By NewsDesk @bactiman63
Officials with Island Health are reporting a sharp increase in Haemophilus influenza type B (Hib) disease on Vancouver Island in the last two months. This outbreak is affecting people experiencing homelessness, unstable housing, or supportive housing and those using substances including drugs that are inhaled.
Hib has infected at least eight people on the island and led to at least one death. Prior to this year, rates of Hib have been extremely low for the past decade (between 0-1 cases per year) due to excellent control through the universal childhood vaccination program.
Chief medical health officer for Island Health, Dr. Réka Gustafson said, “We expect to see one or no such infections in Island Health in a calendar year. We tend to see less than three in the entire province in a calendar year — so eight in less than a calendar year, and more importantly, six in the last few weeks is really a significant change.”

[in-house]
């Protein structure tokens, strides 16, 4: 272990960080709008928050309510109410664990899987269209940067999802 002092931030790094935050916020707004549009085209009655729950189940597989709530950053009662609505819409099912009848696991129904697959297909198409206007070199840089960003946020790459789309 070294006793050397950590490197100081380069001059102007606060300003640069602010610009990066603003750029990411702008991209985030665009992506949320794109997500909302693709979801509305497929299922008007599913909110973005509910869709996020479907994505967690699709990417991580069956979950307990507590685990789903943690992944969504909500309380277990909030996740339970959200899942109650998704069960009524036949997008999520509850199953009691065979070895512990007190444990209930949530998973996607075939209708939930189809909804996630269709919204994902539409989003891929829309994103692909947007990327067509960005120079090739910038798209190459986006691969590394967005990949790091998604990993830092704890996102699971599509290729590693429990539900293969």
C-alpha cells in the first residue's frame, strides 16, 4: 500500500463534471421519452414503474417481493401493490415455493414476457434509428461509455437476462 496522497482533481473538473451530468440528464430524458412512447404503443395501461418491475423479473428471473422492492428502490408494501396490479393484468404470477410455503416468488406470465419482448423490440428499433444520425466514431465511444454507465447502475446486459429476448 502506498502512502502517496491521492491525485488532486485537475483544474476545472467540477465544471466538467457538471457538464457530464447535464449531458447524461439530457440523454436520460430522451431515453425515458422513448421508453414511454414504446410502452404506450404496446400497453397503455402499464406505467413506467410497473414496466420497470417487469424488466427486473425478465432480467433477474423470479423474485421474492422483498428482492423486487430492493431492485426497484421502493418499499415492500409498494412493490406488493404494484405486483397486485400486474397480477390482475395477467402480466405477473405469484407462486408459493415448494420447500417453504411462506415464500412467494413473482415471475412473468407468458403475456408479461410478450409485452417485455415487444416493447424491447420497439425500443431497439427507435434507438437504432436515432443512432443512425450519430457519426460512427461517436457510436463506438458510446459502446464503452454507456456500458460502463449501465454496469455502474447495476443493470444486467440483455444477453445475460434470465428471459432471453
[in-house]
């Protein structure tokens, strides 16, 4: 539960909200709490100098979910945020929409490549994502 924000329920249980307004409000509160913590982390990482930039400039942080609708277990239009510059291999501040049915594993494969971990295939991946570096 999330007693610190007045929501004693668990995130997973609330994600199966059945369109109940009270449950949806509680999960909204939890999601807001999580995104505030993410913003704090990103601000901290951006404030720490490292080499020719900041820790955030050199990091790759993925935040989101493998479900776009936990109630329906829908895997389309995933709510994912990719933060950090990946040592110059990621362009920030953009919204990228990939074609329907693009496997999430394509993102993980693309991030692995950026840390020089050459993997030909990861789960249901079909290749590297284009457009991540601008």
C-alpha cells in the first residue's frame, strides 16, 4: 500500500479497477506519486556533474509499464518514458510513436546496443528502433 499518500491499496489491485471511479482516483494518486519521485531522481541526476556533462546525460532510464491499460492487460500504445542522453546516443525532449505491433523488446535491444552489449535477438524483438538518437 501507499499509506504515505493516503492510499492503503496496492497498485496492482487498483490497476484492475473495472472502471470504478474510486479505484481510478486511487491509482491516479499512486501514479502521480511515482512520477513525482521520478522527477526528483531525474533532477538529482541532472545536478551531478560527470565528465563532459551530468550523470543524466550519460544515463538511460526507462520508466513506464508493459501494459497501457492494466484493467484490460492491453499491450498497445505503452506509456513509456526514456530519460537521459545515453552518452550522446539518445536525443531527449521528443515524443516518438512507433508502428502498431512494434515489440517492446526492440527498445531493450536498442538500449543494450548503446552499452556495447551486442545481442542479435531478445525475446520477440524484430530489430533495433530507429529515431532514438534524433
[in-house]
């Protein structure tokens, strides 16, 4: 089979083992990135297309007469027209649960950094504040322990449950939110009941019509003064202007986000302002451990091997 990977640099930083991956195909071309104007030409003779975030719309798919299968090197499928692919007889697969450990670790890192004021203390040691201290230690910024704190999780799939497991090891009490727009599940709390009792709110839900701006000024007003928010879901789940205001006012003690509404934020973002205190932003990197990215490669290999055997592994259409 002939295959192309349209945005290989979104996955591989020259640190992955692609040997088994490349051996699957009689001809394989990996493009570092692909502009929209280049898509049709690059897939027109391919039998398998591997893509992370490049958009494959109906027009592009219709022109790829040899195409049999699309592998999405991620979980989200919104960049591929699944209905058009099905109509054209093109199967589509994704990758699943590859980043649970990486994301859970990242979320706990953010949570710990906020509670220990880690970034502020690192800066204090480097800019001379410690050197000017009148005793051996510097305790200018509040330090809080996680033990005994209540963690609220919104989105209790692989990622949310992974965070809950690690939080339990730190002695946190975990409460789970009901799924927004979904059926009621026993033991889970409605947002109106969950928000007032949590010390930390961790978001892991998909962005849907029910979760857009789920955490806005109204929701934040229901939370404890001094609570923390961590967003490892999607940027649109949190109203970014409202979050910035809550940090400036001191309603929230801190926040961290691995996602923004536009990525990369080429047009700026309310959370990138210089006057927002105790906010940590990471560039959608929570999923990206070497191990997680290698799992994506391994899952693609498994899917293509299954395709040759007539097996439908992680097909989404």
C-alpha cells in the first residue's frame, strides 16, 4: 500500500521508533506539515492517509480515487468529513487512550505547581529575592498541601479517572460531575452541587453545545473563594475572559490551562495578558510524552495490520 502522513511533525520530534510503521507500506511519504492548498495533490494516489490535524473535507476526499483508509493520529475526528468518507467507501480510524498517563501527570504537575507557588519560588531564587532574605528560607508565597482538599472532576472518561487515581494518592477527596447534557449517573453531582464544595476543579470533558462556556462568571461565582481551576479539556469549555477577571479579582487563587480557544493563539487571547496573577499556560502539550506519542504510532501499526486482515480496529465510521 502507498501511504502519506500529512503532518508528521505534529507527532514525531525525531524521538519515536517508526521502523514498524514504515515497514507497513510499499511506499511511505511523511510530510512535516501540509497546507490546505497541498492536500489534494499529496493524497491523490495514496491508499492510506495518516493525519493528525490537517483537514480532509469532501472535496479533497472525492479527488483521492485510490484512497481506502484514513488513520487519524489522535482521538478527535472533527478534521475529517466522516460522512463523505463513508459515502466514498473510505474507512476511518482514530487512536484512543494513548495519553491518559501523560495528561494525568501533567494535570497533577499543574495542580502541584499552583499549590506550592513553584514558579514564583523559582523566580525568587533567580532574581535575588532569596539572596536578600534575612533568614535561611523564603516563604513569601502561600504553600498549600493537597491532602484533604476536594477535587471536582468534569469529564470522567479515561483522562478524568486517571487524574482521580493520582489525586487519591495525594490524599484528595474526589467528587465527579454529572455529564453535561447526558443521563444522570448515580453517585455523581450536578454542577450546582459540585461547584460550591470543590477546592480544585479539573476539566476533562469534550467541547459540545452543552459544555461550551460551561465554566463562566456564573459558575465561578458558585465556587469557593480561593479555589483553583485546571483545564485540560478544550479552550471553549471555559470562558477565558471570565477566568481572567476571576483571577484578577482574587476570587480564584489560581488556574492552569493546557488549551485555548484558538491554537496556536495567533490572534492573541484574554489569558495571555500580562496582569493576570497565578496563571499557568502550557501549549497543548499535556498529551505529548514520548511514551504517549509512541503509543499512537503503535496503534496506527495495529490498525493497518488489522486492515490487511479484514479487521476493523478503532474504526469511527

Hib disease can take many forms, including meningitis, bacteremia, periorbital or other cellulitis, septic arthritis, osteomyelitis, pericarditis, epiglottitis, or pneumonia. Onset of symptoms is usually abrupt, and may include fever, headache, lethargy, anorexia, nausea, vomiting, and irritability. Progressive stupor or coma is common with meningitis. Case fatality can be as high as 5% for meningitis presentations and neurologic sequelae, including deafness in 15-20% of survivors. Coinfection or preceding infection with other respiratory pathogens can also occur.
Individuals may transfer the organism to close contacts though droplet spread by coughing and sneezing. Sharing of droplet or saliva containing items including food, drink and equipment for substance use is also a risk for transmission.
Unimmunized and under-immunized people are most susceptible to Hib disease. Given decreased circulation of Hib since the introduction of vaccine, natural immunity in the adult population has likely reduced and many adults will not have received Hib vaccination as children. Hib vaccine was introduced in BC in 1986 and has been part of the childhood immunization schedule since that time. The vaccine is very effective in preventing disease as well as reducing community transmission.
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